The best known contemporary individual in data journalism is Nate Silver of The New York Times. Silver accurately predicted the winner of all 50 states and the District of Columbia in the last Presidential election. The interesting thing: Silver did no original research. His analysis was based on everyone else’s polls.

The History of Data Journalism

The Guardian claims the first foray into data journalism in 1821, with an expose on schools in Manchester. They published a table showing the prices paid for public schooling in the British city, revealing a far greater number of public-assistance students than perceived by the population.

The most famous example of 19th century data journalism is the masterpiece study by Florence Nightingale, Mortality of the British Army, 1858.

In the late 1950′s, data journalism took a quantum leap forward with the first “Computer Assisted Reporting” (CAR) of Presidential elections by broadcaster CBS.

In he 1970′s, data journalism was sometimes called “precision reporting.”

The first international data journalism conference was held in Amsterdam in 2010.

3 Steps of Data Journalism

Modern data journalism has three basic steps:

  1. Get Data
  2. Understand the data
  3. Communicate the data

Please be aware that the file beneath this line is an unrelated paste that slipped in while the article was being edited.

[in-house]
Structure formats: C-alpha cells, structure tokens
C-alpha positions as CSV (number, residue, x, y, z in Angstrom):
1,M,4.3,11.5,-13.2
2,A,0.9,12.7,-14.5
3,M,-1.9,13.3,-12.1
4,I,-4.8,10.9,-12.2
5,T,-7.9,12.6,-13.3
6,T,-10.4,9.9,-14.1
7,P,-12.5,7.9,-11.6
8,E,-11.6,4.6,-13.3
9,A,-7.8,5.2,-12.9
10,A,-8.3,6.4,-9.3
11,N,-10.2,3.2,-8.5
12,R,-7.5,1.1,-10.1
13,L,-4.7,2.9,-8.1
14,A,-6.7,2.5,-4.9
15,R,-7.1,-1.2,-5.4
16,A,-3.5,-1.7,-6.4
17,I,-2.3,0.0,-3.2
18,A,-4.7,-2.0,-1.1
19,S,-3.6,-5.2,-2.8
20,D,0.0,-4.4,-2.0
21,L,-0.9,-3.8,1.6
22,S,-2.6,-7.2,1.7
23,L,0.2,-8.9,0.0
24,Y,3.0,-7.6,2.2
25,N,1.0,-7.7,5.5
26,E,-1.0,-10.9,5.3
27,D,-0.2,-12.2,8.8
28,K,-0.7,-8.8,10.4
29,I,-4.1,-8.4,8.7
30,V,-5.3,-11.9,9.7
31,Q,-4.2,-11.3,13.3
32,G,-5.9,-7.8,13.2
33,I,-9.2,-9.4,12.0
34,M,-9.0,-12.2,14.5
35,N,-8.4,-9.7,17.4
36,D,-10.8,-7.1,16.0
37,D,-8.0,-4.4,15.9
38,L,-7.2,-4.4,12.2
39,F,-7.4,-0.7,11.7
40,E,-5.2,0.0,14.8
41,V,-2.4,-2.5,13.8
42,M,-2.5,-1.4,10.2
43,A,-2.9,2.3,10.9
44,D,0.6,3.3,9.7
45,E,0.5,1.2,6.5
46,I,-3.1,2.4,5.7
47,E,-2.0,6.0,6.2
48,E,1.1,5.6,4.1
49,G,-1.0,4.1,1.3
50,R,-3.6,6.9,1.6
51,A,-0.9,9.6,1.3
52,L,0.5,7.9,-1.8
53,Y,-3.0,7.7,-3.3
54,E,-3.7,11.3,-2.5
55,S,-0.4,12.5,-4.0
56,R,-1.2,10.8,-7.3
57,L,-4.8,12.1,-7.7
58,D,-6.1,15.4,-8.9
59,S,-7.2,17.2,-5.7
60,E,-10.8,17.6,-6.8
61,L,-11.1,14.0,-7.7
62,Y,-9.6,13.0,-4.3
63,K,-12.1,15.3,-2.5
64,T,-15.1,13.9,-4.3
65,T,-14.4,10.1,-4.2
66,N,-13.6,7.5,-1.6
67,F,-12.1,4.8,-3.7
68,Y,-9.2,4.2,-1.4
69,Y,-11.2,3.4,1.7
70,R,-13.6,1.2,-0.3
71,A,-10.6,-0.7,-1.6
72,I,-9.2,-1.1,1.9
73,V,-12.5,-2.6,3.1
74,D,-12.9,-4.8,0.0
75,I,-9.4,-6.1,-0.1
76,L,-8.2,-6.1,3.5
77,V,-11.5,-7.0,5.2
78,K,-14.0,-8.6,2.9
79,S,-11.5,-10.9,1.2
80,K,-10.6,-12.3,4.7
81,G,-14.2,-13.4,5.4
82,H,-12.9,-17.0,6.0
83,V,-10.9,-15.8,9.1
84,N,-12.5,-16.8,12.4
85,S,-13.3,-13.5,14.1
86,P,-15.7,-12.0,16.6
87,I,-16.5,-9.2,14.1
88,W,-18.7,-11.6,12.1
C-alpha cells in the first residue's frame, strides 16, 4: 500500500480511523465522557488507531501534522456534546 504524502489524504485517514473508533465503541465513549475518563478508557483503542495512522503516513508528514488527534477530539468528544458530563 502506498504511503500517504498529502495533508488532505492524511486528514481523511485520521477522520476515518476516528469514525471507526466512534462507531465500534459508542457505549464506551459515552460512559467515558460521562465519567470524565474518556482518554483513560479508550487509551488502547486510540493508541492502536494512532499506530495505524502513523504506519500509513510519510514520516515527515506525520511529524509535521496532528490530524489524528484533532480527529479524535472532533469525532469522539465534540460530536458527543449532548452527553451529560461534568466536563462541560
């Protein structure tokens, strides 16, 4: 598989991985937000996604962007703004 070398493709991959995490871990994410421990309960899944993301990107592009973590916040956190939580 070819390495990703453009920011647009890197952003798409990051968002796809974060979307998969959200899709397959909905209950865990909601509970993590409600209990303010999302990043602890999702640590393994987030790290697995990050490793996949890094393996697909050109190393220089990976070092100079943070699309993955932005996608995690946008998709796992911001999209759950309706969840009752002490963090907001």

Get the Data

For reporters at ESPN, there is ready access to lots and lots of rich data sets. But often, data journalism requires some finely honed search skills.

Some data is readily available as “streams” – XML or RSS feeds that are easy for machines to read. The City of Washington, DC has an Open Data Catalog.

In many cases, data must be discovered or “liberated,” through carefully combing websites or by initiating a public records request from a government agency.

Understanding the Data

The fundamental principle of analysis is that data does not equal facts. Information is not the same as knowledge.

Understanding the data is about creating plausible context in which the information makes sense.

Communicating the Data

This is where the writers and graphic designers get involved.

Everyday tools like Google Spreadsheets and Microsoft Excel can produce stunning charts and graphs. Popular data journalism features include use of “infographics” – data presented as a picture. Typography often plays an important role is data visualizations.

Another good practice is to include the data set in any presentation. That way, interested parties can see how you derived your conclusions and maybe hack another view or conclusion.

Finally, data journalism today means communicating your results across platforms – a blog, Twitter, Facebook and LinkedIn all come to mind. But a data visualization about food might find an audience on Pinterest. Or one about music might prove popular on Instagram.

More Information

For my workshop on data journalism, I collected a dozen or so links to examples and more in-depth information.

It’s an open document, so if you have data journalism links to add, please feel free.

More Info: Data Journalism Workshop Links

All About Data Journalism

Graph from Mortality of the British Army, 1858

Cary, NC – Sometimes, a word or phrase comes into focus around something we already understand, but have not yet named. Such a phrase is data journalism. Read more